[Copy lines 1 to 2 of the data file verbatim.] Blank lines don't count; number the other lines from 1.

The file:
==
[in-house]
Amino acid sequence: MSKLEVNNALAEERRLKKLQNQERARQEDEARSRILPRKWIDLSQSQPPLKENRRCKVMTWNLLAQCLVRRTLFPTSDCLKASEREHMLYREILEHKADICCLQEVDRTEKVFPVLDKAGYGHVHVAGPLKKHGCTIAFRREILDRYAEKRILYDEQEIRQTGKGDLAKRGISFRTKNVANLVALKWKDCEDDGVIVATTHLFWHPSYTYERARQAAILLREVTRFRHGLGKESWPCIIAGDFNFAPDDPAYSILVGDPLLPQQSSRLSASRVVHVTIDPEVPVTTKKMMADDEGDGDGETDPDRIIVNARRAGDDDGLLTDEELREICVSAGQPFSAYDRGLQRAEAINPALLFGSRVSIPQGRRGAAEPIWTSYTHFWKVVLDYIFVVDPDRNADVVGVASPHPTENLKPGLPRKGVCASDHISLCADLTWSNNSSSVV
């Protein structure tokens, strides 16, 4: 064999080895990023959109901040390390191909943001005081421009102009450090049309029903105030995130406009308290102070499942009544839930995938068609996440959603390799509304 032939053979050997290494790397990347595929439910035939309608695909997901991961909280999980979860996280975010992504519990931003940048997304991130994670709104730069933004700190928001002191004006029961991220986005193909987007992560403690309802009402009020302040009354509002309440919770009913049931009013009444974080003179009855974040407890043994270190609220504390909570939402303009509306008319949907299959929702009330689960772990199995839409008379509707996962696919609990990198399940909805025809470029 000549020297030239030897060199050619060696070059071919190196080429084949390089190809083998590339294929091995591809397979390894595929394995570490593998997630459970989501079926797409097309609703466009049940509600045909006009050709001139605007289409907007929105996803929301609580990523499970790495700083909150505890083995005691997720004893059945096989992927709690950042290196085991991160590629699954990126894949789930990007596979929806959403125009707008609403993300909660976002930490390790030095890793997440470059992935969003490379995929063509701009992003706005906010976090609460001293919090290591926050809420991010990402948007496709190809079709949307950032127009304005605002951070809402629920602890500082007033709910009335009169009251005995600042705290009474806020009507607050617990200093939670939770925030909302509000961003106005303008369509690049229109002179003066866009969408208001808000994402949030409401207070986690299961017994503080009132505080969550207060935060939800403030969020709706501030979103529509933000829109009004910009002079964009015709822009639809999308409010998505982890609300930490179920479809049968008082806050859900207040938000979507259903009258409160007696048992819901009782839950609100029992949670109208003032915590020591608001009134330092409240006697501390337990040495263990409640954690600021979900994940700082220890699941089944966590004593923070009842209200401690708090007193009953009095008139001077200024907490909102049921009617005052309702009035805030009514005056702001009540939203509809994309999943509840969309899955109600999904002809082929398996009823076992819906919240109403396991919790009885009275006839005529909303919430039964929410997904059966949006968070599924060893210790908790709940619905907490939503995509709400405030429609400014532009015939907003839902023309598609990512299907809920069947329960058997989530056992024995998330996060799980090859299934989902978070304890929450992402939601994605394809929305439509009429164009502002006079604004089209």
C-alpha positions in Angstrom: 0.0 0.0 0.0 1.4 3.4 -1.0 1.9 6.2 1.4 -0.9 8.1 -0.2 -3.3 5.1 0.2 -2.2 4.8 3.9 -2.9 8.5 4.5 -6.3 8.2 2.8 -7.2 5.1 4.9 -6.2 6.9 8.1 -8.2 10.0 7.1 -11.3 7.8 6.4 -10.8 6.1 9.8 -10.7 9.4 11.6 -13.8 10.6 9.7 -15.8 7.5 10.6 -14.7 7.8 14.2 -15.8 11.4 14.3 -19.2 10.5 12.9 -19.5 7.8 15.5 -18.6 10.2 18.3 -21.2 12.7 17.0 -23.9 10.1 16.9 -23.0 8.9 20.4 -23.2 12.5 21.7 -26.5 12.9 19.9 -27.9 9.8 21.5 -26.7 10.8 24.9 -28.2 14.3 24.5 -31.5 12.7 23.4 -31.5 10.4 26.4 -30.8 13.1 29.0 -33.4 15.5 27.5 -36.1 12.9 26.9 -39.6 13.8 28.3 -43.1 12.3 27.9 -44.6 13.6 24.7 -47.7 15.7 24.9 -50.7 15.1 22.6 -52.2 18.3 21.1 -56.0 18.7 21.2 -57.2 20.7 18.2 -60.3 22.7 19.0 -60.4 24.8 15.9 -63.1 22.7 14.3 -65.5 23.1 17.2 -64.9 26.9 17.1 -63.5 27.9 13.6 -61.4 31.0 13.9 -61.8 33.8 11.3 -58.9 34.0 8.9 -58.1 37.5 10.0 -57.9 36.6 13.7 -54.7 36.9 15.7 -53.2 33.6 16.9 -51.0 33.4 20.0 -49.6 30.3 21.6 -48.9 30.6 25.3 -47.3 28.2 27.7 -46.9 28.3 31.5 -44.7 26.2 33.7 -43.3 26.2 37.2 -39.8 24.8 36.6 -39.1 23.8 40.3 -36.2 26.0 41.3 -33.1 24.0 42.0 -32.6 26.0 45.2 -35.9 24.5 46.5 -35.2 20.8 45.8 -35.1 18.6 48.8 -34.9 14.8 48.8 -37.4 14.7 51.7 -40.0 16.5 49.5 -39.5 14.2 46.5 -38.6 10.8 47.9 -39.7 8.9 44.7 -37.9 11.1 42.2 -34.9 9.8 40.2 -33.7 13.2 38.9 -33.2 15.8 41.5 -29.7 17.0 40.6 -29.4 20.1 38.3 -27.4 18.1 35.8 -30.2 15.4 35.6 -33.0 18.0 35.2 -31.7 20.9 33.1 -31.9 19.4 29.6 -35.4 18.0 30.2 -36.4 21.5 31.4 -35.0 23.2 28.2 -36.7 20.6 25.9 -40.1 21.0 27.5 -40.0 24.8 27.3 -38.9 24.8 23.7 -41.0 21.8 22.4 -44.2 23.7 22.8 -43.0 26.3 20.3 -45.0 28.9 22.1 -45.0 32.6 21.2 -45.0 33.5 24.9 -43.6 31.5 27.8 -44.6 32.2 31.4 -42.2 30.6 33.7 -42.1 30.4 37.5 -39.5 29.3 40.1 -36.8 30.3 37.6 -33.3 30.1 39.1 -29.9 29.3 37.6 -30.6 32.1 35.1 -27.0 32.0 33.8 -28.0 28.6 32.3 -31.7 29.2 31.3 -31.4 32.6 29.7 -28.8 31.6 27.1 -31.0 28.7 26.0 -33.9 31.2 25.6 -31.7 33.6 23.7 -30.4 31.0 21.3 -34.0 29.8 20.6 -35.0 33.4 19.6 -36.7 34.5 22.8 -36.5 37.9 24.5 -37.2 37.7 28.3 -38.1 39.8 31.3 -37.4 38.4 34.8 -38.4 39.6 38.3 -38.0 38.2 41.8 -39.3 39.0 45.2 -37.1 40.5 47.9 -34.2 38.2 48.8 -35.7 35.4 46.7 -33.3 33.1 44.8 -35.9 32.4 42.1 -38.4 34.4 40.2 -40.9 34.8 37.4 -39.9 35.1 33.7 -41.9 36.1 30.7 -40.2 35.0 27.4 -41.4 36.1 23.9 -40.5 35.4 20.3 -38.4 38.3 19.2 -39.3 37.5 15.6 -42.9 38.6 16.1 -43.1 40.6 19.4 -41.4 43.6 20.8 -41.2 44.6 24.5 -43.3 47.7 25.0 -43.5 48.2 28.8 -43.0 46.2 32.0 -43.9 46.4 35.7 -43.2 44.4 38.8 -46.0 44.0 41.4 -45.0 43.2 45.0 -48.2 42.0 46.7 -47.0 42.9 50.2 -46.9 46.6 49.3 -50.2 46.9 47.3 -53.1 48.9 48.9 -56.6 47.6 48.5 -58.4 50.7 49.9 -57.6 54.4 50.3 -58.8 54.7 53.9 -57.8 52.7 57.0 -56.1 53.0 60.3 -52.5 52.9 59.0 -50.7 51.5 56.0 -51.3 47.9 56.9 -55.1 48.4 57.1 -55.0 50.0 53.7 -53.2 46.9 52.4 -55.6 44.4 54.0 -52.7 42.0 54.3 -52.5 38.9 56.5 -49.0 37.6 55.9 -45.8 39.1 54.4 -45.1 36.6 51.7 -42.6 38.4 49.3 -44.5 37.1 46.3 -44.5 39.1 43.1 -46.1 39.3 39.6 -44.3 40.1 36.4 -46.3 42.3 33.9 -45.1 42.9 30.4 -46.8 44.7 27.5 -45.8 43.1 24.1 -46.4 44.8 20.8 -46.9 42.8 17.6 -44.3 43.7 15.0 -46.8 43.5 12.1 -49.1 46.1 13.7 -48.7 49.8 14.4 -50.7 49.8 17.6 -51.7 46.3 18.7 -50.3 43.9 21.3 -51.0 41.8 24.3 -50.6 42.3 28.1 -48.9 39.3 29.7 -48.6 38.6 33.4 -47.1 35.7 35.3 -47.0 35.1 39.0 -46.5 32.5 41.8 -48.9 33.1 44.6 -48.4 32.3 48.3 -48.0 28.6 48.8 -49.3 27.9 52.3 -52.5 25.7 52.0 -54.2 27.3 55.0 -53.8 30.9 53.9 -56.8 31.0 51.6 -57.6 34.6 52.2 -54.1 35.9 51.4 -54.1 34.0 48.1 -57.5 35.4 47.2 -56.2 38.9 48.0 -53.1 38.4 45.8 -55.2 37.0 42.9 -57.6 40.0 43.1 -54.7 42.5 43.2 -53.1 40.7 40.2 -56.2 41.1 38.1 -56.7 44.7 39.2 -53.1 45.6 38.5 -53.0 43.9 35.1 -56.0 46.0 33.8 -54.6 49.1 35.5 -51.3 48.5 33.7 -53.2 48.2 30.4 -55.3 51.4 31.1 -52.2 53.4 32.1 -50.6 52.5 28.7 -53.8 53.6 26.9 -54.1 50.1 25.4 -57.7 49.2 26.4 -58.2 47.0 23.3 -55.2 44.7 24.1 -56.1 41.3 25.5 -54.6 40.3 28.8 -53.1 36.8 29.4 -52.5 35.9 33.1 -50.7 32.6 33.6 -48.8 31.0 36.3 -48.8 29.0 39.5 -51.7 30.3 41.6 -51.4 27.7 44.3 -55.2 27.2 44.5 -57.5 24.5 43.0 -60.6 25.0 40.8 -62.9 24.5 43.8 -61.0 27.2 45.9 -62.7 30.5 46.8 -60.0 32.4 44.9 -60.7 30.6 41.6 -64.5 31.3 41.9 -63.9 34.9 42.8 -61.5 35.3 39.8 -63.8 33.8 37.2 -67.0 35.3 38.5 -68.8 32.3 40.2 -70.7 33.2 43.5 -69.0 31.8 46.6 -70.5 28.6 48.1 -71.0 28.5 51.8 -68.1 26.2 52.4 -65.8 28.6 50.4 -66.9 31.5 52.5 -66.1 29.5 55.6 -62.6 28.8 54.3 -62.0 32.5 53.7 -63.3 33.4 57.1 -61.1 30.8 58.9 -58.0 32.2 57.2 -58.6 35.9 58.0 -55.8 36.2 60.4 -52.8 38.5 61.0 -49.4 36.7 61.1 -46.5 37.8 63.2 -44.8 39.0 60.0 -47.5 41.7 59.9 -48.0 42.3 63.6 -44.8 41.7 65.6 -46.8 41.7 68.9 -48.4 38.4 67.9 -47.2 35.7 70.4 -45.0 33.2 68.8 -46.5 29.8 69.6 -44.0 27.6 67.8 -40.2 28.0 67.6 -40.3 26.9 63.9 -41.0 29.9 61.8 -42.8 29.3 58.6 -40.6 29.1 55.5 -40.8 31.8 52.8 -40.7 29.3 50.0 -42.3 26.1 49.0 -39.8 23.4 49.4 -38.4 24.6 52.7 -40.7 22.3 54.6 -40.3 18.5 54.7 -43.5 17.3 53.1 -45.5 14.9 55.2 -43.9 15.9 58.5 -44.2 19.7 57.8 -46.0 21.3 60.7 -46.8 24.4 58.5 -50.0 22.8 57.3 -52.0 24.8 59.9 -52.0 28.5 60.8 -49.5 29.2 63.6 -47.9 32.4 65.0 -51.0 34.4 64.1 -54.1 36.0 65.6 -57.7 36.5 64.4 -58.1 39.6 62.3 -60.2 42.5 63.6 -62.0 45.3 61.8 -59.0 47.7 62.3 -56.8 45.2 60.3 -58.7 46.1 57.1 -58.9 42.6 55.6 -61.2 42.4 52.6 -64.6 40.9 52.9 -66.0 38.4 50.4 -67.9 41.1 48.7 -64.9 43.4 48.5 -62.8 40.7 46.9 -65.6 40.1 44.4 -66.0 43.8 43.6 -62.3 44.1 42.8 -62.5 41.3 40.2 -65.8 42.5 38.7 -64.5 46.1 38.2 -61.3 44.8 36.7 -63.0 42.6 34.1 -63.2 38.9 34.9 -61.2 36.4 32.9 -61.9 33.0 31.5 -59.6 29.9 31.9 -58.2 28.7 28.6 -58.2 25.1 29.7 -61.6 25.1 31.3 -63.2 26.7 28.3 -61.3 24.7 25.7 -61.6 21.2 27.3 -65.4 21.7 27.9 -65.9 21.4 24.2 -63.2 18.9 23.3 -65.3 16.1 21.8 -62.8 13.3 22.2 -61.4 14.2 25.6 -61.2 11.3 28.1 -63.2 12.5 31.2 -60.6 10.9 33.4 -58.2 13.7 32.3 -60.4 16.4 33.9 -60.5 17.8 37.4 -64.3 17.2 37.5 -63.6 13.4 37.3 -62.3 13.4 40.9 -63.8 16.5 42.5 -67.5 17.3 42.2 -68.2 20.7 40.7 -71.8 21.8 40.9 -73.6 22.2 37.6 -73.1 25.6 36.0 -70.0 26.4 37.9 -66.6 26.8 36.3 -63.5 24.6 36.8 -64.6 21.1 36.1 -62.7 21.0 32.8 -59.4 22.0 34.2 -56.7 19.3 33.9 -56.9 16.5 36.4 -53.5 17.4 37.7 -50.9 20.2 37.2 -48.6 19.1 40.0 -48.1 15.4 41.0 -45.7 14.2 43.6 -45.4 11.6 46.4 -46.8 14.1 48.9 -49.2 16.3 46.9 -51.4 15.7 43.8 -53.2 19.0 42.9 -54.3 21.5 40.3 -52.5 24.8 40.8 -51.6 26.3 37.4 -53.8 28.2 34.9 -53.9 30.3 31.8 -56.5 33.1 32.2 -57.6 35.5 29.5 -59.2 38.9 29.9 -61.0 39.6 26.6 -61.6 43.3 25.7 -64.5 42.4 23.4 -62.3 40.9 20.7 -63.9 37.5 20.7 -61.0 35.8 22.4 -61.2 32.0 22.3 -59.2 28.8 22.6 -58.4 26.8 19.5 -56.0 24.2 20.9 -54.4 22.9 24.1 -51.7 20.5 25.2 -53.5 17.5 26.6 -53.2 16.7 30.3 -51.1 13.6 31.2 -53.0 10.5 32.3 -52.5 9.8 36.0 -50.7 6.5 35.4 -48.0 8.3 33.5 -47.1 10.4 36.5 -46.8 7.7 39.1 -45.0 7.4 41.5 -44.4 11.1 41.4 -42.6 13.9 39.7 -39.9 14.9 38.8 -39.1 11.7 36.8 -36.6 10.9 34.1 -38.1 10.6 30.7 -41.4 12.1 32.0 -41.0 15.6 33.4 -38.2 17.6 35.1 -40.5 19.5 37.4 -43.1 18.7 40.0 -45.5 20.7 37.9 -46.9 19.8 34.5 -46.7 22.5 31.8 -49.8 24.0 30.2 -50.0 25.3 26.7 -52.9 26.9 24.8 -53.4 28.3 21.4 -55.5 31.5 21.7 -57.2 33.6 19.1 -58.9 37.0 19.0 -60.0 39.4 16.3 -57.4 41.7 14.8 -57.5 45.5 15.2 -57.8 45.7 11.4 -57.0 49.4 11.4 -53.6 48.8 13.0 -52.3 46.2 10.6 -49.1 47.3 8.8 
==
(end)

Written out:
[in-house]
Amino acid sequence: MSKLEVNNALAEERRLKKLQNQERARQEDEARSRILPRKWIDLSQSQPPLKENRRCKVMTWNLLAQCLVRRTLFPTSDCLKASEREHMLYREILEHKADICCLQEVDRTEKVFPVLDKAGYGHVHVAGPLKKHGCTIAFRREILDRYAEKRILYDEQEIRQTGKGDLAKRGISFRTKNVANLVALKWKDCEDDGVIVATTHLFWHPSYTYERARQAAILLREVTRFRHGLGKESWPCIIAGDFNFAPDDPAYSILVGDPLLPQQSSRLSASRVVHVTIDPEVPVTTKKMMADDEGDGDGETDPDRIIVNARRAGDDDGLLTDEELREICVSAGQPFSAYDRGLQRAEAINPALLFGSRVSIPQGRRGAAEPIWTSYTHFWKVVLDYIFVVDPDRNADVVGVASPHPTENLKPGLPRKGVCASDHISLCADLTWSNNSSSVV